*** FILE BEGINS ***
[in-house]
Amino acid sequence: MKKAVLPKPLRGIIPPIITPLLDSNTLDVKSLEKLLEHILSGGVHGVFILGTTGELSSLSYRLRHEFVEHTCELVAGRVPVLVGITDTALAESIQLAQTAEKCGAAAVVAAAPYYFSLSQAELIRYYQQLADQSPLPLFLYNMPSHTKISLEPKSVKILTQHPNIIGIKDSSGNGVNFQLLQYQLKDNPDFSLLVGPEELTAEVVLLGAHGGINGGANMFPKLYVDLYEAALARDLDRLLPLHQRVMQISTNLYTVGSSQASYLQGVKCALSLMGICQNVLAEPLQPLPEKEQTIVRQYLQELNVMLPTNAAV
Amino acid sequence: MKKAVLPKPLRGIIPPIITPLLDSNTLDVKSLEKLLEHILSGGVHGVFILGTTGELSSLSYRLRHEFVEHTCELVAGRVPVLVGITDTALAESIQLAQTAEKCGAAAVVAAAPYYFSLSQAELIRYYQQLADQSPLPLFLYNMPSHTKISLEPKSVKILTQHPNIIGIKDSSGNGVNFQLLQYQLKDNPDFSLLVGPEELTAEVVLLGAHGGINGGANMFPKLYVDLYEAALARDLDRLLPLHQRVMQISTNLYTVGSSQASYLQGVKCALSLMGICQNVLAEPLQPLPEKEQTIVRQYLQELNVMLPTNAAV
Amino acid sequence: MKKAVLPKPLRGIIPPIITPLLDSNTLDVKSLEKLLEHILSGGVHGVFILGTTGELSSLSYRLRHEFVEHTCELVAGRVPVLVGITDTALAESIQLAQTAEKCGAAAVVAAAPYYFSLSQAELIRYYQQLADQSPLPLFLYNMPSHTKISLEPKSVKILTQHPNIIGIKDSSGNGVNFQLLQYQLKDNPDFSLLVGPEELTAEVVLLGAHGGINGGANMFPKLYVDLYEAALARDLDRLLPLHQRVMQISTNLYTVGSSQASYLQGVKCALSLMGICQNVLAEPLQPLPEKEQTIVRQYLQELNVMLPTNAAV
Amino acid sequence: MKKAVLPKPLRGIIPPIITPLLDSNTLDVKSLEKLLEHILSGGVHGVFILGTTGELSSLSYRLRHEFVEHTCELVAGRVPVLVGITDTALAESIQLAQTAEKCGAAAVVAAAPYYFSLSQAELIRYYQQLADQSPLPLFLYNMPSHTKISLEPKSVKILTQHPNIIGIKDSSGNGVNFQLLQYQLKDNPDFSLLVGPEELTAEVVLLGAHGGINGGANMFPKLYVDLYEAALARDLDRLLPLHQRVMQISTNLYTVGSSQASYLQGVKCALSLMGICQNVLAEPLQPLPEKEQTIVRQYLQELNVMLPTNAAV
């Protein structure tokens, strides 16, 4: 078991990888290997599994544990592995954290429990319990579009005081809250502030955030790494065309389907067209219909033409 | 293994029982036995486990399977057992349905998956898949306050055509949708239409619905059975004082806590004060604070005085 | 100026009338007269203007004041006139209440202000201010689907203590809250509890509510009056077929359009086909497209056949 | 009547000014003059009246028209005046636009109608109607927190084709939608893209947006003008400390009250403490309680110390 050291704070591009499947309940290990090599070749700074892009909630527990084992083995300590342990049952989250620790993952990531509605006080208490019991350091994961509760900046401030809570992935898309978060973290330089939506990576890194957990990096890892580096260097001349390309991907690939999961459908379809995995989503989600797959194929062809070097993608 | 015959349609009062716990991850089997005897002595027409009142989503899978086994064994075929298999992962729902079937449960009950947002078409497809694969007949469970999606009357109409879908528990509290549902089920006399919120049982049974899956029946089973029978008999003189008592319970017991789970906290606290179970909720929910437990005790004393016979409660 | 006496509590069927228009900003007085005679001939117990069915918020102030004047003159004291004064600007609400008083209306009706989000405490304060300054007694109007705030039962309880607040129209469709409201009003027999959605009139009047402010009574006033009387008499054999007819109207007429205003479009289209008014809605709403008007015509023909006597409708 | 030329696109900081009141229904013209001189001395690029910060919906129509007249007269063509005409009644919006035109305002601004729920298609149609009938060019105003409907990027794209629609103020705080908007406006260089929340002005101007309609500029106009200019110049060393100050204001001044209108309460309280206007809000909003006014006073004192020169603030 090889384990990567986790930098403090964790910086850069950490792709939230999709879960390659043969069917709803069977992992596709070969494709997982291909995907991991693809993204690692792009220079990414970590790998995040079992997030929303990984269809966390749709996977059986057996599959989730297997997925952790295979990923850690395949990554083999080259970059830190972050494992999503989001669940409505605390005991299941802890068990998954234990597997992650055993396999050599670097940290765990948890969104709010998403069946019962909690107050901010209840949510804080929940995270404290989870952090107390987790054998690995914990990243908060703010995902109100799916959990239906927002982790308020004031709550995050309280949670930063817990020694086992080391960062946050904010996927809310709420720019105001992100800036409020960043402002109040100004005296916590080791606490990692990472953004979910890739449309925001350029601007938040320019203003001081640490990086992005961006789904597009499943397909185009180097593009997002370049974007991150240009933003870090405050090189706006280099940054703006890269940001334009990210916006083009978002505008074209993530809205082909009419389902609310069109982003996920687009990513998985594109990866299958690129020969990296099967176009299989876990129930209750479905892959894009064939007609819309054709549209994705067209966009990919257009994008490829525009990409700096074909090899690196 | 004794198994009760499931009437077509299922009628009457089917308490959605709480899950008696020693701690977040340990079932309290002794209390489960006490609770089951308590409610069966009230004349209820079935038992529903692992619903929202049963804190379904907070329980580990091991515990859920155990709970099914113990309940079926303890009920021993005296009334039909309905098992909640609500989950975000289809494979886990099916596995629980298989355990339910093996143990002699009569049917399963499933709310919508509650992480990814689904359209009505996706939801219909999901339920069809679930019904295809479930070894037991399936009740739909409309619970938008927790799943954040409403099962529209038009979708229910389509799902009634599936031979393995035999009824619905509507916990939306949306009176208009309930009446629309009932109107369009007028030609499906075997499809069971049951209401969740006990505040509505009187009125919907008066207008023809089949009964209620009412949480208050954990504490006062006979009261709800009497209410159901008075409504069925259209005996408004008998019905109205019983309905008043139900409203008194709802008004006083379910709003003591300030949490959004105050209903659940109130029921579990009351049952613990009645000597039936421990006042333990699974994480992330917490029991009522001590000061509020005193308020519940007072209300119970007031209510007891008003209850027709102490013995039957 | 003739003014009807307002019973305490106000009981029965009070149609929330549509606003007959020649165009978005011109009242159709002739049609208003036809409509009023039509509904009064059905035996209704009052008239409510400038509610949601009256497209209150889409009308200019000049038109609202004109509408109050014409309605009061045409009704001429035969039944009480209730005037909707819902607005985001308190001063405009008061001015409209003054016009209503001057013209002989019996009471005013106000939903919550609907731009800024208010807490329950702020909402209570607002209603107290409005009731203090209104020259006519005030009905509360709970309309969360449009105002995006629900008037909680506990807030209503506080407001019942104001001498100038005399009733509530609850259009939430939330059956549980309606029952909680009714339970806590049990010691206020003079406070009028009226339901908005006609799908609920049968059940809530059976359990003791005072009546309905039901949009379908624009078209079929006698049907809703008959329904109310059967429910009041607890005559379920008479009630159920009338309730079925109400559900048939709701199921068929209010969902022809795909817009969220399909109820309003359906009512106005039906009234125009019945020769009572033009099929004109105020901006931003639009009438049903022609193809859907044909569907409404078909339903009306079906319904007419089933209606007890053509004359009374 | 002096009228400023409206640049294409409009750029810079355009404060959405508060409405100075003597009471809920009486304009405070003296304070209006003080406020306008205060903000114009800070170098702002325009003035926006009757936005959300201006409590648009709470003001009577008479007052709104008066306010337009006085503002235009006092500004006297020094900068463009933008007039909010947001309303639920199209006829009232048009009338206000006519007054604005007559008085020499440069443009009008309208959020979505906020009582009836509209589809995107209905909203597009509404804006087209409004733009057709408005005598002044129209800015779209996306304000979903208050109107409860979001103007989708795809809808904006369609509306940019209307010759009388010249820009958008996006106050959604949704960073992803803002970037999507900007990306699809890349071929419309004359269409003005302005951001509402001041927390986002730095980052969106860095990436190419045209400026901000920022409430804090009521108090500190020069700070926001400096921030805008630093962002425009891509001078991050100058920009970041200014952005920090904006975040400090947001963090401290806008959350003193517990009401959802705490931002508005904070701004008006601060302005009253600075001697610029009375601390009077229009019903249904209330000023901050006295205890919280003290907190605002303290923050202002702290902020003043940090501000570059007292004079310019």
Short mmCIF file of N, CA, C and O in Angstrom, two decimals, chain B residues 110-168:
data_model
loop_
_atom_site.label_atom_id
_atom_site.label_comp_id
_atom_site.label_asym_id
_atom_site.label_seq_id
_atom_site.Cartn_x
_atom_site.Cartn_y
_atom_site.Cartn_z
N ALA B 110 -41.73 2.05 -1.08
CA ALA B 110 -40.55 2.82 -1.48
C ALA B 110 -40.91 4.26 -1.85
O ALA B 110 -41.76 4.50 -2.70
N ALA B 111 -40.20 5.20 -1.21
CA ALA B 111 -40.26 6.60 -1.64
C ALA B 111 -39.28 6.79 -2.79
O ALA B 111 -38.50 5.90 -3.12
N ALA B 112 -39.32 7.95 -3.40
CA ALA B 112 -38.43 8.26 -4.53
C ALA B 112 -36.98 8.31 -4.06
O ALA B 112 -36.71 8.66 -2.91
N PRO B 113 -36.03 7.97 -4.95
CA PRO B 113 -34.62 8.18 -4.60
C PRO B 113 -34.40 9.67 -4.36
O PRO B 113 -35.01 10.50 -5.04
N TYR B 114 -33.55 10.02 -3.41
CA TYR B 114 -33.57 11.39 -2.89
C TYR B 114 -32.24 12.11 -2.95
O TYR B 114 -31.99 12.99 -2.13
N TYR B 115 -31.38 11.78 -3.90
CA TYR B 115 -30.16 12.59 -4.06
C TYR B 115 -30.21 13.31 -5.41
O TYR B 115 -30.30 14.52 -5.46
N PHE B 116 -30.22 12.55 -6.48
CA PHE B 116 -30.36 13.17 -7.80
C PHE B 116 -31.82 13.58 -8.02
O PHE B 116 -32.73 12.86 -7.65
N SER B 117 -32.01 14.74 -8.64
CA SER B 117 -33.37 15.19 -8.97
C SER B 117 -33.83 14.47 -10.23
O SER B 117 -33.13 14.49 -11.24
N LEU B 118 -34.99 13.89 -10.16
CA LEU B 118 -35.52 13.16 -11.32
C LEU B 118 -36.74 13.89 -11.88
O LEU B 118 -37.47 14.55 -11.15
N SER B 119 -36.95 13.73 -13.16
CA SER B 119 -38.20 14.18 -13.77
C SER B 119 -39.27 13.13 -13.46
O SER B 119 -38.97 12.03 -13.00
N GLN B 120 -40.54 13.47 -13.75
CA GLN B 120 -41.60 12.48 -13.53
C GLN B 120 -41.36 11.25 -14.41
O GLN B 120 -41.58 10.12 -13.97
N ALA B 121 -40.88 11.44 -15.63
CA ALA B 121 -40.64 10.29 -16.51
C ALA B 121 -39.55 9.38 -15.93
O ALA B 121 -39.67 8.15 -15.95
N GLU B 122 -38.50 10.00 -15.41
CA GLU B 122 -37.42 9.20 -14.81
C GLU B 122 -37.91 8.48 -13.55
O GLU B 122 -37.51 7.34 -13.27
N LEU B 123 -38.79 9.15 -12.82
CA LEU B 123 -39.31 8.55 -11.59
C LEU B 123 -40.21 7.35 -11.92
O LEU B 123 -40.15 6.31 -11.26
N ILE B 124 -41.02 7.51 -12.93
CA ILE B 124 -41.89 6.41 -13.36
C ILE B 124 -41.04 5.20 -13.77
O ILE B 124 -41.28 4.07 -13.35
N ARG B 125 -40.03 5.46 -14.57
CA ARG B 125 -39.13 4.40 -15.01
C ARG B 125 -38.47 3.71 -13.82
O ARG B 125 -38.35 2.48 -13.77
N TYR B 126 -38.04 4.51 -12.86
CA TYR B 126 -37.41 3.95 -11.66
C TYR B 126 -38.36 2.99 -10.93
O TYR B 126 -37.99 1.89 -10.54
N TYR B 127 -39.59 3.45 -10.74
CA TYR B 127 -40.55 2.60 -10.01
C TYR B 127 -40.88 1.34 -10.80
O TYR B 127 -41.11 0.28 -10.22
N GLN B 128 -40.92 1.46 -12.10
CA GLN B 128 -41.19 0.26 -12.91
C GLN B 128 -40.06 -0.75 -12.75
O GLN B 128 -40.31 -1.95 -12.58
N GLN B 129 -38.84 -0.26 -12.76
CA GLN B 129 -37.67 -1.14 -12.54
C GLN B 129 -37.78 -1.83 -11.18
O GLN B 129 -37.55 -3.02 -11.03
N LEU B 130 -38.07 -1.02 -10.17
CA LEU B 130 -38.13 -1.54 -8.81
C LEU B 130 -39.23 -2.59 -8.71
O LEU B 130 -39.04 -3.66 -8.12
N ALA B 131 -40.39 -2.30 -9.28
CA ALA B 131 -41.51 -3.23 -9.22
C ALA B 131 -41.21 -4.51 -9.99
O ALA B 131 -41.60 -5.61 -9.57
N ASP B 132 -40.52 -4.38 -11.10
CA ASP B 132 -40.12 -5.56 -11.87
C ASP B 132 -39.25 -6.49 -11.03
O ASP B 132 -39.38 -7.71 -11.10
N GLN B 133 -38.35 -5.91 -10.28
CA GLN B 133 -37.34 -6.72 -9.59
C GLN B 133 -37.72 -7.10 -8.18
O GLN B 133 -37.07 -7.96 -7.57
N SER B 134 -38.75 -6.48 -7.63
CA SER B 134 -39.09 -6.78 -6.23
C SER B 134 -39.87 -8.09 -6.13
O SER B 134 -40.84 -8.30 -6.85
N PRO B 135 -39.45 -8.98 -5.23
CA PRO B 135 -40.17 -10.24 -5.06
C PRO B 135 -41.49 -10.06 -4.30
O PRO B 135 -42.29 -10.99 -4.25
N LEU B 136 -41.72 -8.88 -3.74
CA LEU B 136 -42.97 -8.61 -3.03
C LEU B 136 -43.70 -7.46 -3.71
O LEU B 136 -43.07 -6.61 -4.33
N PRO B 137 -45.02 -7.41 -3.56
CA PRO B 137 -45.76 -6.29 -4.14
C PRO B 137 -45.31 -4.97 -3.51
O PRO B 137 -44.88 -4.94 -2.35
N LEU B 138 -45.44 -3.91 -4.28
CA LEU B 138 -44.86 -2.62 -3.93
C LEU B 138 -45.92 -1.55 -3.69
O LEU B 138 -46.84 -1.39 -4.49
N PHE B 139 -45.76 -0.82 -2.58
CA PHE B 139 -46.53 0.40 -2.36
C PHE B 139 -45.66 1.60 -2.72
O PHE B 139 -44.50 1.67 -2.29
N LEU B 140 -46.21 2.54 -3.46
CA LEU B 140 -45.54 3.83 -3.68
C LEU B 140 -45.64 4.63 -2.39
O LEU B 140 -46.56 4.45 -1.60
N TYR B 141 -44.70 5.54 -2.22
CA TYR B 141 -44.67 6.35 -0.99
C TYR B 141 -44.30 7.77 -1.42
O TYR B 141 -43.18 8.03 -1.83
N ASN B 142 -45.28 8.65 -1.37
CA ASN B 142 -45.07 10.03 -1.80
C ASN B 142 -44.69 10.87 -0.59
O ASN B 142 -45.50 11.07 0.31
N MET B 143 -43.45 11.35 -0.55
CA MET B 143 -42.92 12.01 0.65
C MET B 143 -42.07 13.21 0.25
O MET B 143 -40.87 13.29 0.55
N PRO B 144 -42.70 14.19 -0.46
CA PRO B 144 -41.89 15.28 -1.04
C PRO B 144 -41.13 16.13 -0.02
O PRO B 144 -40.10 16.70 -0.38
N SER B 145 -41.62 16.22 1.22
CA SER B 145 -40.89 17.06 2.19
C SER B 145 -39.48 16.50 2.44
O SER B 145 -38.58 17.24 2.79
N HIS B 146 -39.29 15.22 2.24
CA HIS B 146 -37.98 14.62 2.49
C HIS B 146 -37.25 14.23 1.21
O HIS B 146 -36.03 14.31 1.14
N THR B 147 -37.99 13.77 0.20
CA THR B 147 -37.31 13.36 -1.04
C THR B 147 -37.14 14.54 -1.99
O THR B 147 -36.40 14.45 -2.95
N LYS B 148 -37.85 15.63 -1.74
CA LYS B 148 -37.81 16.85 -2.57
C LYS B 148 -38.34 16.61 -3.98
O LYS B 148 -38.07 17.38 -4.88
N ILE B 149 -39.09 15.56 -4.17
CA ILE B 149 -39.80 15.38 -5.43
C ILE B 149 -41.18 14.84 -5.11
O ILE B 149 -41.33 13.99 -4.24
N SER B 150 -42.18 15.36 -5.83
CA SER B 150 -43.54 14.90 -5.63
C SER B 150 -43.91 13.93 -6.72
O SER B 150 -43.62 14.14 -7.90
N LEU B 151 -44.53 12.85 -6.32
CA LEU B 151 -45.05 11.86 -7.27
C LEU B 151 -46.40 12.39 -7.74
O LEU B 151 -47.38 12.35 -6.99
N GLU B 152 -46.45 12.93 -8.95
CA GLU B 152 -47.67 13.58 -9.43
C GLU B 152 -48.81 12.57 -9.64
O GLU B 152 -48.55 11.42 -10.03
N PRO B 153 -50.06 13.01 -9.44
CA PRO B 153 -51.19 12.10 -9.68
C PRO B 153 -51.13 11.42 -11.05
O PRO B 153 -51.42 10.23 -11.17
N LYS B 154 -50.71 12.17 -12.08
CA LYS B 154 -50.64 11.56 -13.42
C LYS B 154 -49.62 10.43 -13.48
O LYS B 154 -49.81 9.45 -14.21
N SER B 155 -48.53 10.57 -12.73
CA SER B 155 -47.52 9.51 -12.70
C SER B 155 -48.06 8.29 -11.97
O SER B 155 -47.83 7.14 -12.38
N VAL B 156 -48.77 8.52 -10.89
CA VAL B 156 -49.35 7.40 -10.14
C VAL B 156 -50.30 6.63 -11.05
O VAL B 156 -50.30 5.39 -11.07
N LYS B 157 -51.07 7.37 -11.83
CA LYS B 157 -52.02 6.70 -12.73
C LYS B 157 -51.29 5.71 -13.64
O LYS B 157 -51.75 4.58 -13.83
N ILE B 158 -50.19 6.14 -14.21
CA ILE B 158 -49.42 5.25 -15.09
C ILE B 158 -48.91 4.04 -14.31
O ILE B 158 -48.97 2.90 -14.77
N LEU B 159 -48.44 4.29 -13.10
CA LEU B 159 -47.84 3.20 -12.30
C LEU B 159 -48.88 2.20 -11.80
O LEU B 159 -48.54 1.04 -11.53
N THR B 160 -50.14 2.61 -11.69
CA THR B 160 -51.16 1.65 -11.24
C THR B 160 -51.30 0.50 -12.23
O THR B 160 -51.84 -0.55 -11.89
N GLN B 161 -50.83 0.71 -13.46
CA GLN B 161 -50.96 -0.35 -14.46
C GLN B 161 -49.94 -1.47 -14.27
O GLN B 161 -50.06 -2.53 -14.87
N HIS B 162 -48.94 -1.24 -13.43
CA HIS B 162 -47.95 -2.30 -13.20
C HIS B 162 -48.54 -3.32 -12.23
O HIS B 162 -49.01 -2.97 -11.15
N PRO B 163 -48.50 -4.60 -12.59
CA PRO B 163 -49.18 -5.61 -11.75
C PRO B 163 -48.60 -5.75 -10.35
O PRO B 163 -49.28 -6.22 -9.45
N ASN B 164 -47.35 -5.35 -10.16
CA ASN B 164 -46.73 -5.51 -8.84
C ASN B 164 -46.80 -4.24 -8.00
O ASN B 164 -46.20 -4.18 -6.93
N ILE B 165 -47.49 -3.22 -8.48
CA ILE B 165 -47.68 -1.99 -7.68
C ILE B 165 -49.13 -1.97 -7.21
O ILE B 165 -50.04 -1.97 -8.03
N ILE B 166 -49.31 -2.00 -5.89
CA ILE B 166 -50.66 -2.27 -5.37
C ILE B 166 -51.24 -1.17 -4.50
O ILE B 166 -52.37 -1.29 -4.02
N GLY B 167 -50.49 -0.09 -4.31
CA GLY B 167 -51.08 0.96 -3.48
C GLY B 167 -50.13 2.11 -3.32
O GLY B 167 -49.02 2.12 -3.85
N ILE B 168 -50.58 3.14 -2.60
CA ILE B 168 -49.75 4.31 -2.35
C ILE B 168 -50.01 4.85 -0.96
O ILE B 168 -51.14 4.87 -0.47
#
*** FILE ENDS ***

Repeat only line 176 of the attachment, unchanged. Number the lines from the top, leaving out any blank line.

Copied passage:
O ILE B 149 -41.33 13.99 -4.24